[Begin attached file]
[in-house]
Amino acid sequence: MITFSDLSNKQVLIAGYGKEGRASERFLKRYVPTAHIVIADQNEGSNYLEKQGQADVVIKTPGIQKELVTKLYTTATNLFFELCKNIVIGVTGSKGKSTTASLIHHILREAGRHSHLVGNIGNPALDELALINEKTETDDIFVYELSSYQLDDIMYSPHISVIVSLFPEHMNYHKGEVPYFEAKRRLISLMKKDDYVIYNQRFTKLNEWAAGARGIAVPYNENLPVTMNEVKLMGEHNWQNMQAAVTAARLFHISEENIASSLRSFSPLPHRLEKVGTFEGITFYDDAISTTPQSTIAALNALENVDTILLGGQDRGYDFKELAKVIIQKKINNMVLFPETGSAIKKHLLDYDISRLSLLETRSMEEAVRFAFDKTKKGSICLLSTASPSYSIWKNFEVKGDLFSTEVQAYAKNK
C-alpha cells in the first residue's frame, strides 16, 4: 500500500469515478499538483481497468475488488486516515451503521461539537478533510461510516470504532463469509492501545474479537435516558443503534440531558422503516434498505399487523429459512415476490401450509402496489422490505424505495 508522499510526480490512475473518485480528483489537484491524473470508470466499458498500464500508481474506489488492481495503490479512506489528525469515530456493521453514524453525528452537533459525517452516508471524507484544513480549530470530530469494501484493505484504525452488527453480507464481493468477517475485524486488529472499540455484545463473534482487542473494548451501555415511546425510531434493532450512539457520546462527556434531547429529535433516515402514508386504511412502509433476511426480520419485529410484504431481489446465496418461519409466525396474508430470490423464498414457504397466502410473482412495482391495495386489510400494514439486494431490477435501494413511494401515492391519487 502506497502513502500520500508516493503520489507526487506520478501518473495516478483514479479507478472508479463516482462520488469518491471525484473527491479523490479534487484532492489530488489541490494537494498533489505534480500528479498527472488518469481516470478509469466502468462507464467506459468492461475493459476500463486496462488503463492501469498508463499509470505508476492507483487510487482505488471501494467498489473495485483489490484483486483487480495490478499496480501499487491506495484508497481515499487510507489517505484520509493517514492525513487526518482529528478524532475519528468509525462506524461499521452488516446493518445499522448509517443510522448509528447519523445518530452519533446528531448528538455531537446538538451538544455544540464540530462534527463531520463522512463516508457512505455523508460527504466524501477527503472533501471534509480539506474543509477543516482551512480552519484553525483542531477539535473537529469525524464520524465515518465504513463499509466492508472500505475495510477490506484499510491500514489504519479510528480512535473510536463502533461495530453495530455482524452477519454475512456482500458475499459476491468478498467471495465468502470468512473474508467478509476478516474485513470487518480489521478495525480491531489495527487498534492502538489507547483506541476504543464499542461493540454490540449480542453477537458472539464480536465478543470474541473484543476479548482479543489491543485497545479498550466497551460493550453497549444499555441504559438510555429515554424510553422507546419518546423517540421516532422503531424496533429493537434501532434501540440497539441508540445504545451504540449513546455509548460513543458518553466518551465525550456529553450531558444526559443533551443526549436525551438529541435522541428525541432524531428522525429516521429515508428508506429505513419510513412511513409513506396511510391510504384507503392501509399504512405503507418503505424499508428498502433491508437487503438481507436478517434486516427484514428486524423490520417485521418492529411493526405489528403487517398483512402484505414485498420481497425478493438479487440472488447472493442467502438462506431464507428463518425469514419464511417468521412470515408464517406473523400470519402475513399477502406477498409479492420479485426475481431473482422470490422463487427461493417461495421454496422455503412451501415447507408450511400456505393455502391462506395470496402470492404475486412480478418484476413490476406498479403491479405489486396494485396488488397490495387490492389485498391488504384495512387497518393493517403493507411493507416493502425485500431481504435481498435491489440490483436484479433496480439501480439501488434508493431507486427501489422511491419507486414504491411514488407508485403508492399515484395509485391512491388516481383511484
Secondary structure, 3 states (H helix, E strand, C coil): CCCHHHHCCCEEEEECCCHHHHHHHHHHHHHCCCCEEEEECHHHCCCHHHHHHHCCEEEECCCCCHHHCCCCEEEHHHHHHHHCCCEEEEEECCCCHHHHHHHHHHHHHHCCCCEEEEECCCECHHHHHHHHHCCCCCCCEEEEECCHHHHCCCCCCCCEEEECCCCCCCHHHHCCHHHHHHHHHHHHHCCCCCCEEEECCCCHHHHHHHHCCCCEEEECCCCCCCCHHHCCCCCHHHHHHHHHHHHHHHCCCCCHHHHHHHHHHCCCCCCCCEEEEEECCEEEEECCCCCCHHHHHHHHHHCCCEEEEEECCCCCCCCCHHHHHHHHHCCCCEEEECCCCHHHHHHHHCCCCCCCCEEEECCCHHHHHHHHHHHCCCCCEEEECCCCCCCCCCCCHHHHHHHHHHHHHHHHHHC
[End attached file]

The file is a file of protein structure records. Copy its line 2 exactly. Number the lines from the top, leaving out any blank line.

Amino acid sequence: MITFSDLSNKQVLIAGYGKEGRASERFLKRYVPTAHIVIADQNEGSNYLEKQGQADVVIKTPGIQKELVTKLYTTATNLFFELCKNIVIGVTGSKGKSTTASLIHHILREAGRHSHLVGNIGNPALDELALINEKTETDDIFVYELSSYQLDDIMYSPHISVIVSLFPEHMNYHKGEVPYFEAKRRLISLMKKDDYVIYNQRFTKLNEWAAGARGIAVPYNENLPVTMNEVKLMGEHNWQNMQAAVTAARLFHISEENIASSLRSFSPLPHRLEKVGTFEGITFYDDAISTTPQSTIAALNALENVDTILLGGQDRGYDFKELAKVIIQKKINNMVLFPETGSAIKKHLLDYDISRLSLLETRSMEEAVRFAFDKTKKGSICLLSTASPSYSIWKNFEVKGDLFSTEVQAYAKNK